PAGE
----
The main difference between the two sides is which tools they choose to execute a near identical basic strategy. And let’s be blunt: if any side claims that they can say for certain that their set of tools will give us a better result in the long run, they’re being at best naive and at worst blatantly dishonest.
We’ve tried this trickle-down growth strategy over and over again. Without more direct, fundamental reforms our problems of inequality, exclusion and impoverishment for all but the wealthiest among us will continue.
“If you want peace you don’t talk to your friends. You talk to your enemies” — Desmond Tutu
We need much better than rehashed versions of tired economic tropes and it’s depressing that bar a few interesting exceptions the main political voices are offering almost no progressive ideas in critical areas that contain the roots of our political and economic problems.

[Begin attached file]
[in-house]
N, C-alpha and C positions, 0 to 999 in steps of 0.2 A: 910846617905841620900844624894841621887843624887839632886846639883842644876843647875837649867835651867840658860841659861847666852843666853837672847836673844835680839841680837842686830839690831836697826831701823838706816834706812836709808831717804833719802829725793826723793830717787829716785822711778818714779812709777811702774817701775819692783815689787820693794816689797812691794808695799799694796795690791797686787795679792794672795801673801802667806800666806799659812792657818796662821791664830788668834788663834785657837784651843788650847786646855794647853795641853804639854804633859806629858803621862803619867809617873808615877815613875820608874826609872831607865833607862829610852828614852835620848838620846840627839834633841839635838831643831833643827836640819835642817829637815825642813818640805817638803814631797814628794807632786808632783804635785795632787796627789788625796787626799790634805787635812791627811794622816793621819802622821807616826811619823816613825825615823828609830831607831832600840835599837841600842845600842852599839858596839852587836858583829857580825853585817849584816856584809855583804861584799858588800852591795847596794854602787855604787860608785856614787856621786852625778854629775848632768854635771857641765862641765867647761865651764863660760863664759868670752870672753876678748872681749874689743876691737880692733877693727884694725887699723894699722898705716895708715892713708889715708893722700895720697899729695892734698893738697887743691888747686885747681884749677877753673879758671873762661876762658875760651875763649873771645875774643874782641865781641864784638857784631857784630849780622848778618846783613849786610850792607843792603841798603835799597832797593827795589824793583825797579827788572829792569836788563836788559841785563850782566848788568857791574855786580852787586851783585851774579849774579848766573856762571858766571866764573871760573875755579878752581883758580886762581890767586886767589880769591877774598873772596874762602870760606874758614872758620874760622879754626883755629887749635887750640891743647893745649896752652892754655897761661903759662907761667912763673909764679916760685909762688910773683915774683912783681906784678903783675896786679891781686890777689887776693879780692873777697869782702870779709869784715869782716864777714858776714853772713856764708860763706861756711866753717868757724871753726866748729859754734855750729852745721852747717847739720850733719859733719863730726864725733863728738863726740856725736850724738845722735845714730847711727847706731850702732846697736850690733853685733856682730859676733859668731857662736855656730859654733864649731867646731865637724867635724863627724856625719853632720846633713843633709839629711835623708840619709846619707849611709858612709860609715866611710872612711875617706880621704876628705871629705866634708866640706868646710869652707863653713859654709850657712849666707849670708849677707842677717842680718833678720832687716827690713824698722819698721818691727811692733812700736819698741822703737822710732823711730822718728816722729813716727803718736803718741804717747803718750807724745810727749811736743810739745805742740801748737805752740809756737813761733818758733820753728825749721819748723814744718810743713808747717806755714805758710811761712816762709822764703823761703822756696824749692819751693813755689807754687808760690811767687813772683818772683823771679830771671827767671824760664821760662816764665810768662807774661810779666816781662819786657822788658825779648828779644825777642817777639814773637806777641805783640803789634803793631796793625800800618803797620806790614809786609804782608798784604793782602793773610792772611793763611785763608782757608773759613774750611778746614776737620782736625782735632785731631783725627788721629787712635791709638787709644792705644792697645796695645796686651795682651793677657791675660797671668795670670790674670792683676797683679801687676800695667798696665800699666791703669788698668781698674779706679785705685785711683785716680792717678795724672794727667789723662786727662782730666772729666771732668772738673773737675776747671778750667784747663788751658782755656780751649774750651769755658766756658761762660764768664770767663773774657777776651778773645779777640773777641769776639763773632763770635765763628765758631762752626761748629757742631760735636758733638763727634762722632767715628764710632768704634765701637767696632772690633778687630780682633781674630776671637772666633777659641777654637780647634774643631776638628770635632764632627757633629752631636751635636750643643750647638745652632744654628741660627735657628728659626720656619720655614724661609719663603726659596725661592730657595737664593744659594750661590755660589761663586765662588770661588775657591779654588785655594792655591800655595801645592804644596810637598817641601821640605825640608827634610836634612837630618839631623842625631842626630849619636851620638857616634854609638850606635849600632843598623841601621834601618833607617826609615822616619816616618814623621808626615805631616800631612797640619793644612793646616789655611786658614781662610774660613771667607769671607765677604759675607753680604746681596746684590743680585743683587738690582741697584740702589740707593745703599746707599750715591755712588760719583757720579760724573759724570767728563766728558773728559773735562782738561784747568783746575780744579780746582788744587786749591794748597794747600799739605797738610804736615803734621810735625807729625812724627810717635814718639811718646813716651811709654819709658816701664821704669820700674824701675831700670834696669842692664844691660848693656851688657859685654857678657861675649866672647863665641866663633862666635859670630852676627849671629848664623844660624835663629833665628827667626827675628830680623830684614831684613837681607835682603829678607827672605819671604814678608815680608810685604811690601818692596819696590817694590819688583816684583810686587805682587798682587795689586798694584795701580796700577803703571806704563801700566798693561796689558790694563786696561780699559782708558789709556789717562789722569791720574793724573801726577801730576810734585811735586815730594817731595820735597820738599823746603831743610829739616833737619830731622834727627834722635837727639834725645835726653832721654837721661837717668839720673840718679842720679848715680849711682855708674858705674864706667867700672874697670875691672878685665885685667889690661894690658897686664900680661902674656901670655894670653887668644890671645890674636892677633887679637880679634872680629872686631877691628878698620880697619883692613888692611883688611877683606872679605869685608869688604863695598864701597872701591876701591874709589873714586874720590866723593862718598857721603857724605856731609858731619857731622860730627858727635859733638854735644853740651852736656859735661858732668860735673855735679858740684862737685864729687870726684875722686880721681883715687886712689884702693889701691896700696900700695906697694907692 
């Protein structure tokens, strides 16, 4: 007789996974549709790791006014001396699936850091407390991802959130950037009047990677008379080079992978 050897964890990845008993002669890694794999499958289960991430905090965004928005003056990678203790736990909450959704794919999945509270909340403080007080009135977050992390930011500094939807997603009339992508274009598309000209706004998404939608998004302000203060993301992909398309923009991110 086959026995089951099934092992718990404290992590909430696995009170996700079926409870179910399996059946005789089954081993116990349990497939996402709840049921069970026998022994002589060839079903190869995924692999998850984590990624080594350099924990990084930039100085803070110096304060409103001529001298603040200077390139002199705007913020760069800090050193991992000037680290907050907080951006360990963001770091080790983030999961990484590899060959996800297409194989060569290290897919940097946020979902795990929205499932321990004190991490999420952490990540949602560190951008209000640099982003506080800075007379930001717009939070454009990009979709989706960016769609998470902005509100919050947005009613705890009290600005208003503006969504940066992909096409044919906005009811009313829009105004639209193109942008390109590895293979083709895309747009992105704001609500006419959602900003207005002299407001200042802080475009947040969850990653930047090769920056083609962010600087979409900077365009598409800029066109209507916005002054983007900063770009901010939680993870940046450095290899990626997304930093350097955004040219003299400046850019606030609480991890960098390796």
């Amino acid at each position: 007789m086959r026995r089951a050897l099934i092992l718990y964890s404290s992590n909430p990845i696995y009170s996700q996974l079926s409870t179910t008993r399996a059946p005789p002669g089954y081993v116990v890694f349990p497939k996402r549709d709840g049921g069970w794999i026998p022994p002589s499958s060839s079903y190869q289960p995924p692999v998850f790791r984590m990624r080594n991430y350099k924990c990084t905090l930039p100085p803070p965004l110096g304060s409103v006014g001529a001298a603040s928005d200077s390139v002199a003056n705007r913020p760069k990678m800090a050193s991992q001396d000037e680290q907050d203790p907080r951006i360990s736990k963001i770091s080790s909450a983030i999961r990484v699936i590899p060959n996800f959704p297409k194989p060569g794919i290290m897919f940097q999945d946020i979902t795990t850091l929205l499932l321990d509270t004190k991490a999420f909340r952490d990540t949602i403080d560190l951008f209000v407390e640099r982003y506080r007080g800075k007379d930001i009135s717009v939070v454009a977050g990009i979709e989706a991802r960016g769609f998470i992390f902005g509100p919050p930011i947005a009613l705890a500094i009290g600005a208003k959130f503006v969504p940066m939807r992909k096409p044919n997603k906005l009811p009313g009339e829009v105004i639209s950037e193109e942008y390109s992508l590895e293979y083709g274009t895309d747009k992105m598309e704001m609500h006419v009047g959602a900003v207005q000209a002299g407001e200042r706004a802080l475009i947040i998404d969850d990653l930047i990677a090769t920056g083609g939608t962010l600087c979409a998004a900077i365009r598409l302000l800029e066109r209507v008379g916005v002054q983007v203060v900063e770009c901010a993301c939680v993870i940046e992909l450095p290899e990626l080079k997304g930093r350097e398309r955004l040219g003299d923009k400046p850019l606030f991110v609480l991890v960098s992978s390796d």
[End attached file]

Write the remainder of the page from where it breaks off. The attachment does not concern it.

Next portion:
- Fairer taxes
- Reforming the way in which corporations are managed and monitored to ensure better outcomes for people and planet
- Reinventing our education system to cater for the needs of tomorrow, not those of yesterday – specifically equipping individuals who will have to compete in a world of increased automation and technological disruption
- A universal basic income to complement the above
- Levelling the playing field for smaller, independent businesses
- Ending the unfair advantage given to insiders who feed on shady patronage and state contracts
- Reforming our systems of energy, transport and food production to ensure our survival
“Leave” means what kind of change?
Being a member of the EU is not holding us back from making these reforms, and the debate about our membership is a fatal distraction. Our net direct contribution to the EU finances runs at less than 0.8% of the annual UK budget. “Taking back” and re-spending this money is a marginal proposition at best.